Sea King HAR. Mk 5 “Ark Royal”

Published on
July 14, 2013
Review Author(s)
Product / Stock #
Company: Hasegawa - Website: Visit Site
Provided by: Hobbico
Box Art

The usual sincere “thank you and appreciate your providing us cool stuff!!!!” goes out to Hobbico for their continued, unflinching support of IPMS USA. I also am more than pleased to send out appreciation to our team leading the Reviewer Corps – Steve and Dick, glad you stick with us!

A re-release of the venerable Sea King from the Hasegawa stable, this kit provides the additional details to make an HAR. Mk. 5 in the form of the radome on the aft fuselage spine, the ice/sand filter in front of the engine intakes, a six-bladed rotor, and several cast metal parts such as a water-rescue stand for the lower right side under the door, a metal rod next to it (probably a grab-bar for the spec-ops types to hold onto), and metal spike antennas under the lower front fuselage area. There are also flare dispensers included in plastic, along with different antenna arrays for this particular mark.

Having built the basic USN Sea King a while back, I know what to expect. The cockpit is well-appointed with molded-in seat harnesses, fine collective and cyclic control sticks, and tail rotor pedals. The different instrument panel and center console are also catered for on the Mk 5 sprue. Decals are provided for all, including the overhead electrical panel between the pilots.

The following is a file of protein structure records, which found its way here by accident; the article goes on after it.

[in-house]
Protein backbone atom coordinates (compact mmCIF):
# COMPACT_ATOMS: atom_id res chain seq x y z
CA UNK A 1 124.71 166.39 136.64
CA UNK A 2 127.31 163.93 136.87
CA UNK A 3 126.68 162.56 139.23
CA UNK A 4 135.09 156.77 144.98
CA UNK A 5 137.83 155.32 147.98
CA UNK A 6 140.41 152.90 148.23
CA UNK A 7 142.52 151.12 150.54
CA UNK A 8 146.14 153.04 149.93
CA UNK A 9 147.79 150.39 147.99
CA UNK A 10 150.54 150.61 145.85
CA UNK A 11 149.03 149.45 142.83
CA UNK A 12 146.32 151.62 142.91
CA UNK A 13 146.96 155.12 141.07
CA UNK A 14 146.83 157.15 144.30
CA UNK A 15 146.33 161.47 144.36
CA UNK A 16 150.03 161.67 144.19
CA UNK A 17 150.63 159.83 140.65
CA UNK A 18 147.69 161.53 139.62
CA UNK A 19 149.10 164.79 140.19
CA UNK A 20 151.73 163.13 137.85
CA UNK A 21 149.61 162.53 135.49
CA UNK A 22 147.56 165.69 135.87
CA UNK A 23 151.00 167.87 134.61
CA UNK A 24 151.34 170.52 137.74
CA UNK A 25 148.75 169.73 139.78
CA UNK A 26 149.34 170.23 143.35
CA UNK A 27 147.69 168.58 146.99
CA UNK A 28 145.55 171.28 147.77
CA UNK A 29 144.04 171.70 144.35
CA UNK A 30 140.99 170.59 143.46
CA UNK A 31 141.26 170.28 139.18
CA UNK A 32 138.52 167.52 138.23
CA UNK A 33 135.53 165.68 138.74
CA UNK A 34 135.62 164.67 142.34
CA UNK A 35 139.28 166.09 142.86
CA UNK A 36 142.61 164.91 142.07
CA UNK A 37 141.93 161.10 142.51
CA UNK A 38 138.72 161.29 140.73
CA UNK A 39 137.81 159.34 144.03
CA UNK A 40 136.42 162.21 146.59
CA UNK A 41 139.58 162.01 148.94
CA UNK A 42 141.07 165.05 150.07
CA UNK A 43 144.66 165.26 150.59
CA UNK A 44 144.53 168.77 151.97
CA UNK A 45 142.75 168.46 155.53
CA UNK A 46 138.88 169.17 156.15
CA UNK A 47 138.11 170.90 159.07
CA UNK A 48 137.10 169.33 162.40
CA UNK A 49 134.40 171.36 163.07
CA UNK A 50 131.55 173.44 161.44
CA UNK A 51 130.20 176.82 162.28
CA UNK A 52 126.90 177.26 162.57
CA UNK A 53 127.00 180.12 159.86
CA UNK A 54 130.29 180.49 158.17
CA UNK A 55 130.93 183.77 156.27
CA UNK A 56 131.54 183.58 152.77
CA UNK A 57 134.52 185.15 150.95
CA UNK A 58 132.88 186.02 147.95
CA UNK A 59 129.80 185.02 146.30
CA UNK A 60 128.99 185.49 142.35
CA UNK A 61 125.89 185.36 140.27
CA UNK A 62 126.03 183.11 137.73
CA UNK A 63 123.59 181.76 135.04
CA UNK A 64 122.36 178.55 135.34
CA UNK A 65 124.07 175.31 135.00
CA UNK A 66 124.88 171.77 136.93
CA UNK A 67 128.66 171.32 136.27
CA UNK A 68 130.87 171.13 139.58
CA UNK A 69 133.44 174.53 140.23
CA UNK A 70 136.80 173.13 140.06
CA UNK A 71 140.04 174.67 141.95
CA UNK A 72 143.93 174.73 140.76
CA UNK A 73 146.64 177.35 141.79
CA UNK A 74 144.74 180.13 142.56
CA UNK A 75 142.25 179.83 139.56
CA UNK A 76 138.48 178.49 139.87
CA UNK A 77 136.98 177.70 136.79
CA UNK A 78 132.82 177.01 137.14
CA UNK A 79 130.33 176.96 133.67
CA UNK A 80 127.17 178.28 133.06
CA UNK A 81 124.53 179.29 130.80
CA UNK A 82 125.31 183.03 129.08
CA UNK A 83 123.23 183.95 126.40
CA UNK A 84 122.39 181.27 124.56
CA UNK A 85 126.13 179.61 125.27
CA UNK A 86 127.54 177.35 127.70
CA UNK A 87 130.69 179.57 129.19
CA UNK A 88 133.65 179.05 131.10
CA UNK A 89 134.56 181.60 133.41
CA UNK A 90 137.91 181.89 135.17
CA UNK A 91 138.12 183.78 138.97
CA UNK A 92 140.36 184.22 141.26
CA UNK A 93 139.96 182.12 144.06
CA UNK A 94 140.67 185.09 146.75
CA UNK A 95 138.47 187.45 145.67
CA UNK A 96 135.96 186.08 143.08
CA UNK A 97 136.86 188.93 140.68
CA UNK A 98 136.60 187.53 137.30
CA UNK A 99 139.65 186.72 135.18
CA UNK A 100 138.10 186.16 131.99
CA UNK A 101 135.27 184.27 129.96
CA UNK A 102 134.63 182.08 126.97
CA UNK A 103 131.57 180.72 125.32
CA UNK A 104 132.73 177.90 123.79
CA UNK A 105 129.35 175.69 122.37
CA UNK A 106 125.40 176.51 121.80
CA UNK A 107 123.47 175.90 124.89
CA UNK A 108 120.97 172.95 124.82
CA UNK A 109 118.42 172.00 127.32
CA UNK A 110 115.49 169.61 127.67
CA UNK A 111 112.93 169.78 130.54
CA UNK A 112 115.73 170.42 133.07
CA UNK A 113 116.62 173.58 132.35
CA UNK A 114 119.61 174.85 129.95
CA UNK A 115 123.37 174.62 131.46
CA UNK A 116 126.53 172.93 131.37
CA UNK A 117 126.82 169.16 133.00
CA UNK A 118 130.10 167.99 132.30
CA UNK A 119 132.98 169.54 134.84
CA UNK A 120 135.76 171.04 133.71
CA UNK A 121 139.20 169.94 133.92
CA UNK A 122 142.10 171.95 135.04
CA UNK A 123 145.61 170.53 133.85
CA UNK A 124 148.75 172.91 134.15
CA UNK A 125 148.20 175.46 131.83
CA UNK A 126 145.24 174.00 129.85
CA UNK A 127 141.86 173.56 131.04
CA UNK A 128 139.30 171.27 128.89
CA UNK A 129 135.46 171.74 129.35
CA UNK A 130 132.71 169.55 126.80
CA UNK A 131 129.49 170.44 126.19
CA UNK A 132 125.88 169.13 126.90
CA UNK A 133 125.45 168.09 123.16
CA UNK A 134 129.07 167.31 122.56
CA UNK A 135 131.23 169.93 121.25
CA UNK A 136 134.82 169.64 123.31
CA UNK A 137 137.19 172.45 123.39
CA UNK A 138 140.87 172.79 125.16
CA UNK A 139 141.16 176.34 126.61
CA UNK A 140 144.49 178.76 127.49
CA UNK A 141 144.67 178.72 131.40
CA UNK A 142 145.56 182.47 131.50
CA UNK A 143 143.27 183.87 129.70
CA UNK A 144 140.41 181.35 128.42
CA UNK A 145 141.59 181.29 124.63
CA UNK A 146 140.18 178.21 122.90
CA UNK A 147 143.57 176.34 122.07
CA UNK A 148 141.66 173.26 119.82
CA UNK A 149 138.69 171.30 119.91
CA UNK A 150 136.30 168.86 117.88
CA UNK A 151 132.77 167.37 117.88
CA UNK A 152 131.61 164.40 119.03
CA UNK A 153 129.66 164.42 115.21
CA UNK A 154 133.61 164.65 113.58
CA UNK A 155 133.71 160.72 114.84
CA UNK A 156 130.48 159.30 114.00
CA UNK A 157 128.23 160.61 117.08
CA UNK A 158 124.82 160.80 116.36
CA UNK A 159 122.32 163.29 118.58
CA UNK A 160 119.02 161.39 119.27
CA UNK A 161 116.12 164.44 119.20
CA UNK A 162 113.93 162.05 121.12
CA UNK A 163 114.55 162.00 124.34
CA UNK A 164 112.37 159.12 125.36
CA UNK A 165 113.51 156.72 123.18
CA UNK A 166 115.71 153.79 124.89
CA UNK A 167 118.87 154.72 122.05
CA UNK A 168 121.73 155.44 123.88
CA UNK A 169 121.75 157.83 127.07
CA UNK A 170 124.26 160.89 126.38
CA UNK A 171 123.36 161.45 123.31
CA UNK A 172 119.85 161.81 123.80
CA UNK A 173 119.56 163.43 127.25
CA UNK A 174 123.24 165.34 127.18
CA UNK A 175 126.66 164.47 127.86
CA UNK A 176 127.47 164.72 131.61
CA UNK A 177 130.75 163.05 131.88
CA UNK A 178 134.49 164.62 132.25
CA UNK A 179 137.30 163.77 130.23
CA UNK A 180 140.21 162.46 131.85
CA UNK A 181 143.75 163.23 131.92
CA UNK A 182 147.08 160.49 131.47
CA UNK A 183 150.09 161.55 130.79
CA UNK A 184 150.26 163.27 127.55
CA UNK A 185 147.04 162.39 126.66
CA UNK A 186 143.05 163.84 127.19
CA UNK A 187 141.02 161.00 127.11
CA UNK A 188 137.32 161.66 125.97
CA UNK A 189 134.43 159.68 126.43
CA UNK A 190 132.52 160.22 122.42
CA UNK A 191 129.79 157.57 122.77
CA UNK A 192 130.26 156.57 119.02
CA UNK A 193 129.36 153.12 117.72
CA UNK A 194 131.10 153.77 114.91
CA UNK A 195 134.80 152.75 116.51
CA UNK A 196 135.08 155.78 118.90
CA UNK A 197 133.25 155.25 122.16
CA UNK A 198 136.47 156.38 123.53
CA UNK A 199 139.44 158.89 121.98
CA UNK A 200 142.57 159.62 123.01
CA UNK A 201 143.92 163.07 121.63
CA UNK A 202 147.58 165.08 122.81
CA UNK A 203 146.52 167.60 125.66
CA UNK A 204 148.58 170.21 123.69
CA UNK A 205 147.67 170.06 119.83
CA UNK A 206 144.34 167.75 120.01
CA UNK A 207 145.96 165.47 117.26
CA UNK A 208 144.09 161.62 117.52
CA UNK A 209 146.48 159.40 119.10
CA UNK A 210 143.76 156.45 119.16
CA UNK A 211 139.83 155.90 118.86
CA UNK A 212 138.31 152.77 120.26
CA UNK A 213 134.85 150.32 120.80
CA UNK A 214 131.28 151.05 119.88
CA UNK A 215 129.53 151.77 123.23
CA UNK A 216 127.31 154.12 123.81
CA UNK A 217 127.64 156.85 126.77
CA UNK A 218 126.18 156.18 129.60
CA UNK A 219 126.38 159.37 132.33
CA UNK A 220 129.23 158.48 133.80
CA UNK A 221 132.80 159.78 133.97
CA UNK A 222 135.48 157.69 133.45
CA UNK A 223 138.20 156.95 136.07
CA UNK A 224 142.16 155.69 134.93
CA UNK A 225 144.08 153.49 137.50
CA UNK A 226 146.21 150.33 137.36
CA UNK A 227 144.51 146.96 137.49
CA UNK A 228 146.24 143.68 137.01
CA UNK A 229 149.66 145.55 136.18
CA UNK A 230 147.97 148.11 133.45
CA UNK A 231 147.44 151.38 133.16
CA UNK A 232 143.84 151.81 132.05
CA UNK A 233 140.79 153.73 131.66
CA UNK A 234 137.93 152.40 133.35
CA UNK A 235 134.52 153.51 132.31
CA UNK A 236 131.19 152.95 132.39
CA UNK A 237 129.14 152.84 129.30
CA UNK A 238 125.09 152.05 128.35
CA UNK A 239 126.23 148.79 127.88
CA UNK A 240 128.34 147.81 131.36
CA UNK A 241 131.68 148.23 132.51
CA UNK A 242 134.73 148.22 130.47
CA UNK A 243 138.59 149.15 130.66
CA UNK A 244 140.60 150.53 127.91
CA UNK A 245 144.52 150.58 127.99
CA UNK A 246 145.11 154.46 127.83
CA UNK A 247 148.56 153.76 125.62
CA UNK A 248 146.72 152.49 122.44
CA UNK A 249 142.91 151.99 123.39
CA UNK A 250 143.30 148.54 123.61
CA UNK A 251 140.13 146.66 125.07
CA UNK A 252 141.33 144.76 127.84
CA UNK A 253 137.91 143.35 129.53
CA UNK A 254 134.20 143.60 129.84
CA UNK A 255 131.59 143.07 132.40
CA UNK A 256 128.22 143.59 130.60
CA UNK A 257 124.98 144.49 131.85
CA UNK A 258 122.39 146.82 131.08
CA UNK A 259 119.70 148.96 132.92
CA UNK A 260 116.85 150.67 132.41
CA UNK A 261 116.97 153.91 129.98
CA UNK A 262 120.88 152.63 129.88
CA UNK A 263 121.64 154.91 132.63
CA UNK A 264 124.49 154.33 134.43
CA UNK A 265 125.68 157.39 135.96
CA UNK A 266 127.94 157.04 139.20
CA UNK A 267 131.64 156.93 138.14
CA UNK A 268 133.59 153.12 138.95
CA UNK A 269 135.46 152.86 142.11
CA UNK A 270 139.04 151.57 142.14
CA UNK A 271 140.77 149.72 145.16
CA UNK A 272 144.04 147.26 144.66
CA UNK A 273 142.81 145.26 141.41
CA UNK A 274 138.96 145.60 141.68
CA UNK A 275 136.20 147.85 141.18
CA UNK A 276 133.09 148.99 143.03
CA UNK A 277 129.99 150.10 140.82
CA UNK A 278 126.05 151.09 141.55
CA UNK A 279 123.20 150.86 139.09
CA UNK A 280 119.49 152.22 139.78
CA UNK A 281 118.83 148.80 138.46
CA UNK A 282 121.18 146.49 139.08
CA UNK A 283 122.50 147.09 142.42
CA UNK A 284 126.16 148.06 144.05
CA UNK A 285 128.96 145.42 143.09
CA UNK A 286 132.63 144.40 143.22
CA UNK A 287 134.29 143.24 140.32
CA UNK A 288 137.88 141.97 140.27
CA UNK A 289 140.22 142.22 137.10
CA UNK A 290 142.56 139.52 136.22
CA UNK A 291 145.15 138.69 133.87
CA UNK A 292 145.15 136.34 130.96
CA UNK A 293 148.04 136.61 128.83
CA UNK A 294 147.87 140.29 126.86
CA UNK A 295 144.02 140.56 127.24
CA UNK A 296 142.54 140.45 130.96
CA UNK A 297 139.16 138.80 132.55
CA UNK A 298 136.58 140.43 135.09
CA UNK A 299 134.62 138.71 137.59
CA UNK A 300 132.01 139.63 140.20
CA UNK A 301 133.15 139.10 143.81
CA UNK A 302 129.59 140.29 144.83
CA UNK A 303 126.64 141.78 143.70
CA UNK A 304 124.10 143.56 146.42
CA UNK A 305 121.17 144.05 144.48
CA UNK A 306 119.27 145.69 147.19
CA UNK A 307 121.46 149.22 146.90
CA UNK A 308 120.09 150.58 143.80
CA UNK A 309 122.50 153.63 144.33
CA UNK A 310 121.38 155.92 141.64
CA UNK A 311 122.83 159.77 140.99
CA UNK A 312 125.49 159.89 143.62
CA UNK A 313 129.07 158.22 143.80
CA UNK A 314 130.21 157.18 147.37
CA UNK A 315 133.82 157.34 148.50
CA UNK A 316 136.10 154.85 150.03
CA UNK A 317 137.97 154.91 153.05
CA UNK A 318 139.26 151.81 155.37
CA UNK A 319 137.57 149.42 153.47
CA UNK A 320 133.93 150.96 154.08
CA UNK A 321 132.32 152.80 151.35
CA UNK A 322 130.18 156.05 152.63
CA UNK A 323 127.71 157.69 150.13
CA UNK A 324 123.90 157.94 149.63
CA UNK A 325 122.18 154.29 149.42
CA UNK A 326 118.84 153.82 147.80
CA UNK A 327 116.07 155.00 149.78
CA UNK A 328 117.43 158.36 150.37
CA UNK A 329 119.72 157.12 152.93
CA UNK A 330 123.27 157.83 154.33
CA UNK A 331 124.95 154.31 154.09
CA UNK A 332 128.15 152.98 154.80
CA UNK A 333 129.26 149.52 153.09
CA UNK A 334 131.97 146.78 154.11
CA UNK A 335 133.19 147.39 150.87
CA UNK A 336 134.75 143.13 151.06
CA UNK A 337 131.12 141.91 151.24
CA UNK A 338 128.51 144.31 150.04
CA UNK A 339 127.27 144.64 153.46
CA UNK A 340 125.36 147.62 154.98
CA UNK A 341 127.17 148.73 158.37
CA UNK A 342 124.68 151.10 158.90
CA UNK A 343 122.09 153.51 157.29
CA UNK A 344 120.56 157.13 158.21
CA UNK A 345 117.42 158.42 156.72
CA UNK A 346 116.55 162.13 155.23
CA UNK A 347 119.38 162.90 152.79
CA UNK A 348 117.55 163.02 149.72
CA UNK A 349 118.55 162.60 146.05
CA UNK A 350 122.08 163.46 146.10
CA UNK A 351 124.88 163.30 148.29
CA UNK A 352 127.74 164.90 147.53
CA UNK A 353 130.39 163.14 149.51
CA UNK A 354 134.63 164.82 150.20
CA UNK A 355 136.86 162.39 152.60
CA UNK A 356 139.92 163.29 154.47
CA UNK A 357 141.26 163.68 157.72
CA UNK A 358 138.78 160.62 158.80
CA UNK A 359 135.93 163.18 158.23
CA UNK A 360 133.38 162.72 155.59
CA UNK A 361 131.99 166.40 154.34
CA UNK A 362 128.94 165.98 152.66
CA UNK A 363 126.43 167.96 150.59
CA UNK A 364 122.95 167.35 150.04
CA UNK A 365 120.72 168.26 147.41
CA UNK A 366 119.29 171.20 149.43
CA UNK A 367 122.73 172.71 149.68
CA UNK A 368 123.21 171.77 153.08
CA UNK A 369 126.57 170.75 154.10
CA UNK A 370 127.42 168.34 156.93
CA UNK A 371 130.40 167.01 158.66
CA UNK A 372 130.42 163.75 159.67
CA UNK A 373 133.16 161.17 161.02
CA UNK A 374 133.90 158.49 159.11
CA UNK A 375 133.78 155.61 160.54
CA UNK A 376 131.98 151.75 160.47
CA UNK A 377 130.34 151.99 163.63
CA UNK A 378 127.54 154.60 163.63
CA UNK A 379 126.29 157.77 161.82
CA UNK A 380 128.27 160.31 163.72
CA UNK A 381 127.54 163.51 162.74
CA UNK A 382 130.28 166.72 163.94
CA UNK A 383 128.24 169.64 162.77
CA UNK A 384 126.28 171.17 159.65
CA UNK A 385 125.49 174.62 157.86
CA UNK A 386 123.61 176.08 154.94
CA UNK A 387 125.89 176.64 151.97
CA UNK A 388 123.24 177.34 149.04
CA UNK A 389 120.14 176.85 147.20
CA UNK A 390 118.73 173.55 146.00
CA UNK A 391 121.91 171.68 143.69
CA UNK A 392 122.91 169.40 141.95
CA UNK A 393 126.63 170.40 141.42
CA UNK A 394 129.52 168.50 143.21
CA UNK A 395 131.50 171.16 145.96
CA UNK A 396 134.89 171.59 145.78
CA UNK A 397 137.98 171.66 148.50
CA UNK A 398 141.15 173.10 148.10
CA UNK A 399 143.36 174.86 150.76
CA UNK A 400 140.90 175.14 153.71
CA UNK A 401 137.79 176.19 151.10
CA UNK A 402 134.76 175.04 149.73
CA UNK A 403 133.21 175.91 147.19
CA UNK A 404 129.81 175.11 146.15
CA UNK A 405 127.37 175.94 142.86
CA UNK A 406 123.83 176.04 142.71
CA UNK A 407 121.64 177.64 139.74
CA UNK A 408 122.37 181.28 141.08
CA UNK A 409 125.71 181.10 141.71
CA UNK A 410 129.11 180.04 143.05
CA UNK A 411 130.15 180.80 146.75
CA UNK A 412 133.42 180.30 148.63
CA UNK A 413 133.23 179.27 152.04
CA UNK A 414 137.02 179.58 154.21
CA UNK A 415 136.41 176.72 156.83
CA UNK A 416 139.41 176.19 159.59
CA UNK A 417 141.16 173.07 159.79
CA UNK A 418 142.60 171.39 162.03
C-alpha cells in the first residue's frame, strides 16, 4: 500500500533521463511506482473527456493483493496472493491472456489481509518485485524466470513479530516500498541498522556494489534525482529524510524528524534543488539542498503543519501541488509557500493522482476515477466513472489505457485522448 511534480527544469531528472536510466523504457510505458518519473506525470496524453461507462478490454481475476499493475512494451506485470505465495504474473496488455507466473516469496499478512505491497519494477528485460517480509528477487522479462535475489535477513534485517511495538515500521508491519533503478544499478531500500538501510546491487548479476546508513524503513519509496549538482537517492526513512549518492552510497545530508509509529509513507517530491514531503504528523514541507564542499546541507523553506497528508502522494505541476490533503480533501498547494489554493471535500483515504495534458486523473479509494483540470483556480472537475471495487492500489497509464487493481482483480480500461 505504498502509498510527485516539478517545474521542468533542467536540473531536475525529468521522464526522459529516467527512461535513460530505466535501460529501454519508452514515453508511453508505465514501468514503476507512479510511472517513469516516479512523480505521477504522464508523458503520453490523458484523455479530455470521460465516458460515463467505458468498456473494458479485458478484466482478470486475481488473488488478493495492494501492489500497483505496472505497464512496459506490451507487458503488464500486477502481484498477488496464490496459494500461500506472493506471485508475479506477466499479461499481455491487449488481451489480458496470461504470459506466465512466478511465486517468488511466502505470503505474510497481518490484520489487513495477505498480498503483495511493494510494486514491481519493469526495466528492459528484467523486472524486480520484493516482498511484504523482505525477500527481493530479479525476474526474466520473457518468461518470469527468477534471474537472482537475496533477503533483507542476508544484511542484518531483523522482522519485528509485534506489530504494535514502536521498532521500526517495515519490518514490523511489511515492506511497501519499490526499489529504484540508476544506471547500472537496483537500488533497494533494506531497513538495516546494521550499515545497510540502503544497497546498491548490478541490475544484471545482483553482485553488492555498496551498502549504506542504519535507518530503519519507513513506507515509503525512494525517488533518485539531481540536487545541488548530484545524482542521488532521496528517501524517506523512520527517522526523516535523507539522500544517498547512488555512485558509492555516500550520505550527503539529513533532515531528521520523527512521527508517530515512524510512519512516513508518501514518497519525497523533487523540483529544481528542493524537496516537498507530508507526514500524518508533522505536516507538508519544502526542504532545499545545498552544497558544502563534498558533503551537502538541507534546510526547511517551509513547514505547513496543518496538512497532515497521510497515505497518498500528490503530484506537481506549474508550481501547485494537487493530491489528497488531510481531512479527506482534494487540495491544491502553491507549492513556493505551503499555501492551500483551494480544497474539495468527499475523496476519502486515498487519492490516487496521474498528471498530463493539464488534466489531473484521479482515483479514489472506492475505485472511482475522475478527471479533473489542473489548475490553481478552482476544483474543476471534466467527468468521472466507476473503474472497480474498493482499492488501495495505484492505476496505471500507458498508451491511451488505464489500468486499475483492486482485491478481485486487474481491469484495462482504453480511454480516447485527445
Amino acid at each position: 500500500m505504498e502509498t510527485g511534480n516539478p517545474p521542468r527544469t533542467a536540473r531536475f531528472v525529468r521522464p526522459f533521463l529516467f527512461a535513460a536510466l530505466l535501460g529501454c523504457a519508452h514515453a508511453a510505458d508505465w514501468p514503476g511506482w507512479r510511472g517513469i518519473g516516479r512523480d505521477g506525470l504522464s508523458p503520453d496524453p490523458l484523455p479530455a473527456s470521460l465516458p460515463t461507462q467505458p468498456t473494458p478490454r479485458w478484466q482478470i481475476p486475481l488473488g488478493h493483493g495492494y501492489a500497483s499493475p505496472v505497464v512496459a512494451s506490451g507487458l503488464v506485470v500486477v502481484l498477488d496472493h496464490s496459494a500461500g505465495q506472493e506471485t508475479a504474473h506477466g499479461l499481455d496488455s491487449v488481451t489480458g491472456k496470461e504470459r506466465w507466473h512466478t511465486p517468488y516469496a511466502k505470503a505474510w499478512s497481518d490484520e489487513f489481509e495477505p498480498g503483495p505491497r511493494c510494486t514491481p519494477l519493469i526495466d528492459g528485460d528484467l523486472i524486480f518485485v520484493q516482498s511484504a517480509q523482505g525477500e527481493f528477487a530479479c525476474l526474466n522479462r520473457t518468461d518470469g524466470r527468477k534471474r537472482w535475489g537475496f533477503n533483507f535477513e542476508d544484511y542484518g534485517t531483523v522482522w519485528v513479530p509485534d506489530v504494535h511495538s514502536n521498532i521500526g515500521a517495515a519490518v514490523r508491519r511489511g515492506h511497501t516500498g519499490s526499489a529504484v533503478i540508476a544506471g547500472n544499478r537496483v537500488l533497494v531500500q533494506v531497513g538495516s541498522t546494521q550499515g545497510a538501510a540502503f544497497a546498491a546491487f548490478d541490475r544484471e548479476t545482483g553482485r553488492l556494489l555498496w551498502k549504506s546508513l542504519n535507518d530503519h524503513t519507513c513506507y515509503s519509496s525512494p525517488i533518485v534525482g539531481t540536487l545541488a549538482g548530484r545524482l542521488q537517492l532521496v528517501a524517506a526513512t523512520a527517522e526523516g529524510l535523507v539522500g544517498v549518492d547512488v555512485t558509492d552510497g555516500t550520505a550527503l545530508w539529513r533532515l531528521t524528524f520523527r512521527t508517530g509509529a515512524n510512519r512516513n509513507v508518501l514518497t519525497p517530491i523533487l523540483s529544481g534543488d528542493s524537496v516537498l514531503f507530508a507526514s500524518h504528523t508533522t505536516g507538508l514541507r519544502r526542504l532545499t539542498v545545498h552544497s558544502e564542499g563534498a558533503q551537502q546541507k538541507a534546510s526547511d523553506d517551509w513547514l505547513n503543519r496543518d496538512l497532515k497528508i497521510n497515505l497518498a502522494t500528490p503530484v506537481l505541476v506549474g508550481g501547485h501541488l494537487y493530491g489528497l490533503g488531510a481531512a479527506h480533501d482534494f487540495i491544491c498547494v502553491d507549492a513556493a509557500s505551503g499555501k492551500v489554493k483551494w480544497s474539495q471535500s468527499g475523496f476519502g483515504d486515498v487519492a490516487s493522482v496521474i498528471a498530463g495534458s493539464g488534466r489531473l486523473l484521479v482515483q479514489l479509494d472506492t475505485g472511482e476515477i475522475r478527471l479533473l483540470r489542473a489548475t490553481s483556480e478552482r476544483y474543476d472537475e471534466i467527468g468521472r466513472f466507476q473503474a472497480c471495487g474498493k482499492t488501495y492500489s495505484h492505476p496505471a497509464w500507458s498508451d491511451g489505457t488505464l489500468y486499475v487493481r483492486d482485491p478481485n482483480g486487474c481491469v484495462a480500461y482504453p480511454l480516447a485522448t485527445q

Other internal detail is not provided, as the port side entry door and the aft starboard sliding door are molded shut; nothing can be seen, anyway. A floor and aft bulkhead were installed and provide structural rigidity to the kit, but no seats, dipping sonar well, etc., are included. This was a previous hue and cry moment when the original kit was released in the 1990s, particularly since it was considered pretty expensive at the time. The window arrangement on this kit is handled by flashed over spots where aft windows would be attached, and opaque inserts where other windows are not required. Recommendation is to install the windows after painting the hull interior dark gray, and mask them now. You won’t be able to when the outside sponsons are attached…unless you employ specialized elves.

Construction is simple and, if you have remembered to drill out the flashed-over holes for the external antennas, fairings, etc., you will not have difficulty with the kit. Use of liquid cement is my recommendation when installing the external hull; it is easy to misalign if you aren’t careful, and the external chine running around the perimeter can easily fill with dissolved cement and plastic residue. Take your time and clamp well.

The fit of the upper intake and exhaust assembly is very good. At this point, you will not want to install the sand/ice filter box, as there is a bit of interference when it comes time to mask and paint the canopy. I used Tamiya clear green for the upper eyebrow windows, and then installed the canopy. Again, careful effort is rewarded with an essentially seamless installation, including the side sliding pilot/co-pilot windows.